For much of its running time, Spotlight holds its audience at arm’s length. Its plot follows one of the most upsetting topics conceivable: Child abuse in the Catholic Church, and institutional efforts to cover up the crimes. Tom McCarthy’s film follows investigative reporters at The Boston Globe who helped uncover the story in 2002, and recreates their painstaking process with great attention to detail—the journalists gather information, pester sources, and take notes on first-hand accounts of molestation, but only at the very end of the film does the impact of it all fully hit them, and the viewer.
Like any good reporting job, Spotlight slowly builds momentum from nothing, gathering disparate bits of information into an emotional juggernaut of a story. But unlike most directors making films about journalists, McCarthy doesn’t indulge in the usual Hollywood claptrap to cast them as flawed superheroes. The central cast isn’t the motley crew of self-destructive drunks and grandstanders you’d usually see—this is a film about the methodical process of reporting, not the stirring heroism behind it, and at the end of the film, it’s the story itself, not the journalists’ personal achievements, that stands triumphant.
McCarthy has never been a visual wizard, and Spotlight lacks much flair in that regard. The film takes place largely in the stodgy offices of The Globe’s investigative team, and in coffee shops and lawyer’s offices around the city. But the movie returns the director and co-writer (he scripted with Josh Singer) to his greatest area of expertise: characters whose emotional arcs play out almost entirely under the surface. His best films—The Station Agent, The Visitor, and Win Win—told quietly moving stories without leaning on dramatic outbursts. McCarthy’s most recent release, the more whimsical The Cobbler (starring Adam Sandler), was a catastrophe, but Spotlight returns him to solid ground.
The film boasts a fine ensemble: Michael Keaton plays Walter Robinson, the Spotlight team’s venerable editor, who commands the reporters Michael Rezendes (Mark Ruffalo), Sacha Pfeiffer (Rachel McAdams), and Matt Carroll (Brian d’Arcy James) under the eye of their managing editor Ben Bradlee Jr. (John Slattery) and The Globe’s new editor-in-chief Marty Baron (Liev Schreiber), who’s pushed them toward the unenviable task of investigating the diocese in a largely Catholic city.
Each character feels emblematic of a certain recognizable type of journalist without resorting to caricature. There’s Ruffalo’s live-wire agitator who seems disinterested in having a personal life, and Slattery’s hand-wringing deputy advising caution at every turn, and McAdams’s rigorous interviewer who exudes a warmth that gets strangers to spill their darkest stories to her. Keaton is the star, though, continuing the career renaissance that arguably began with his bravura work in last year’s Birdman. There was little subtlety to his last role, but as Robinson, Keaton projects his understated torment over the fact that his team could have tackled the story sooner but subconsciously avoided it.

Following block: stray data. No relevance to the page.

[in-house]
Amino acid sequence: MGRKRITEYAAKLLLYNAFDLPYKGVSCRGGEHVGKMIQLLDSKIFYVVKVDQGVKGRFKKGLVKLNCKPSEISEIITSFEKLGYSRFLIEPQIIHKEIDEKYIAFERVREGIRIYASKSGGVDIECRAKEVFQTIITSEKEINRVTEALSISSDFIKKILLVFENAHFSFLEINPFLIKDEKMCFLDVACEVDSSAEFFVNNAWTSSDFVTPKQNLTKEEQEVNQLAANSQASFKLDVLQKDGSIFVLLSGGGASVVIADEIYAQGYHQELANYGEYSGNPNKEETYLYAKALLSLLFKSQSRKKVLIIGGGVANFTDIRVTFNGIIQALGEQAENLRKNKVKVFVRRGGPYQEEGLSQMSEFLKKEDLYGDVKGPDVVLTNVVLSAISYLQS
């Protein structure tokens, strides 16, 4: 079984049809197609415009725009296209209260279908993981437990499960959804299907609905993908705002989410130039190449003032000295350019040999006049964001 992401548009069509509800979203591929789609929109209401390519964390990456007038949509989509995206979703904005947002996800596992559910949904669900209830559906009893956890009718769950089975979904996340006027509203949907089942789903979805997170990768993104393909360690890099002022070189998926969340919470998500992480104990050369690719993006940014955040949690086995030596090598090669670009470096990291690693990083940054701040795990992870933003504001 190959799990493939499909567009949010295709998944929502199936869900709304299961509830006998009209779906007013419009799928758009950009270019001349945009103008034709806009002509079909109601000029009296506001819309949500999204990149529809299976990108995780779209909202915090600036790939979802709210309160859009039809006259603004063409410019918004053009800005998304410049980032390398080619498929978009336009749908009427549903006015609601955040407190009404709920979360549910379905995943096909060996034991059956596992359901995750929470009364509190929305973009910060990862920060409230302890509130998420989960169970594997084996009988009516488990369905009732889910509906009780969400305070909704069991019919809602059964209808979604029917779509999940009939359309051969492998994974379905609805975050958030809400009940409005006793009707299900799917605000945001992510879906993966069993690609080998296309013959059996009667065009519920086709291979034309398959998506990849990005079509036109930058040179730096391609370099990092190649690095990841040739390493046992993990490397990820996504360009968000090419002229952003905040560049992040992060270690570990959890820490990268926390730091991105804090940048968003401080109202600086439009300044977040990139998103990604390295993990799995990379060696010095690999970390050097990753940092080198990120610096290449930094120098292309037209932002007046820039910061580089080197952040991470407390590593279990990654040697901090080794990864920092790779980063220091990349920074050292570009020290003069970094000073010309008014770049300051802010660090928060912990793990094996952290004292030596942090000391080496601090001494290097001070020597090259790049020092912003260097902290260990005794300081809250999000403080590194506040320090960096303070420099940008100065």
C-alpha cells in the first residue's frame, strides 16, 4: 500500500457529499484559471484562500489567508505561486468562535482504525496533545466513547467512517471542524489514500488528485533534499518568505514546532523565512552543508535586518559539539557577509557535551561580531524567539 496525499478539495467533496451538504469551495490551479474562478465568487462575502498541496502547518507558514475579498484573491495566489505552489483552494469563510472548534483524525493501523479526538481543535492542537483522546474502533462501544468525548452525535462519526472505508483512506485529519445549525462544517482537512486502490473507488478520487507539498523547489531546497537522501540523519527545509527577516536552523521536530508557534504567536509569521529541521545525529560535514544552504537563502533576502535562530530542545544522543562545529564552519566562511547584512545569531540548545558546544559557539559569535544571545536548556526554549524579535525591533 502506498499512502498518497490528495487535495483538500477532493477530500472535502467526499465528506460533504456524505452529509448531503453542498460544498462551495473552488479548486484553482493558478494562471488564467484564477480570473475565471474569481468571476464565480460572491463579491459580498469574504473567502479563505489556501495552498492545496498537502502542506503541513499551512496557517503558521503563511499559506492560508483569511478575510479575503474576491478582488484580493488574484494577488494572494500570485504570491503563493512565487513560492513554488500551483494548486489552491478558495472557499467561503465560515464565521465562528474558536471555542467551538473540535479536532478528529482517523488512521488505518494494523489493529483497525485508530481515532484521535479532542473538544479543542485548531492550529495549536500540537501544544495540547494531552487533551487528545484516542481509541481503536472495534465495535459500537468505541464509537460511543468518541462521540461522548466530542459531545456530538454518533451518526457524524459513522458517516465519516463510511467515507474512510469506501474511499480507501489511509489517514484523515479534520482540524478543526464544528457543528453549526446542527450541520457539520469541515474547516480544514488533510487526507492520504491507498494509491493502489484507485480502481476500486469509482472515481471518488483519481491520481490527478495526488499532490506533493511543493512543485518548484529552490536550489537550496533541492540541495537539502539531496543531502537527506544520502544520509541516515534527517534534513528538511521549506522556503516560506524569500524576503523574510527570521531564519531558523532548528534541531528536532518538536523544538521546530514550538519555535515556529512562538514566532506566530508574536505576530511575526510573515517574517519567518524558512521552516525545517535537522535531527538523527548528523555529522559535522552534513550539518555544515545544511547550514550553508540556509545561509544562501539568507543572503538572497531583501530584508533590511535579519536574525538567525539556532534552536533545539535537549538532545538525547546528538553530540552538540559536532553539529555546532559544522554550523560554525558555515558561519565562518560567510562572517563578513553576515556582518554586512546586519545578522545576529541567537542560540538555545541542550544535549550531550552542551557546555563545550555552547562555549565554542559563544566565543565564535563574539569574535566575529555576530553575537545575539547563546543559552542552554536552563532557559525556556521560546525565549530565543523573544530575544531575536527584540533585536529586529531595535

But this isn’t a film that coasts on the work of its actors, who provide few moments of bombast. Nor is it a stern lecture on the evils of the Church, or the institutional powers that kept the voices of the abused silent for so many years, though it hardly shies away from those subjects. Spotlight instead shows how such a well-orchestrated secret can be uncovered: not through the will of one editor or reporter, but through the combined efforts of a well-run, well-staffed journalistic organ not beholden to moneyed interests, and with enough will to push past any political or social pressures.
Which might make the film sound like a manifesto, but Spotlight’s lack of polemic makes the message that much clearer. Ironically, on the fifth season of HBO’s The Wire, McCarthy (who also acts from time to time) played a fictional Baltimore Sun reporter who won a Pulitzer Prize by exaggerating his reporting on various city issues. The show’s creator David Simon seemed to be railing against perceived enemies of real journalism by creating this straw-man character, and the story consequently fell flat. But by quietly celebrating the work of The Globe’s reporters, McCarthy makes a far more consequential argument for the value of smart reporting and robust local newspapers.
There is perhaps a strange timewarp quality to Spotlight: It presents a Boston Globe recently acquired by The New York Times, not yet sweating layoffs and buyouts, as it and so many papers nationwide have weathered in recent years. But McCarthy does well not to turn his story into a larger rant on the state of modern journalism. The journalists’ work speaks for itself, and the film succeeds by letting it stand on those merits.
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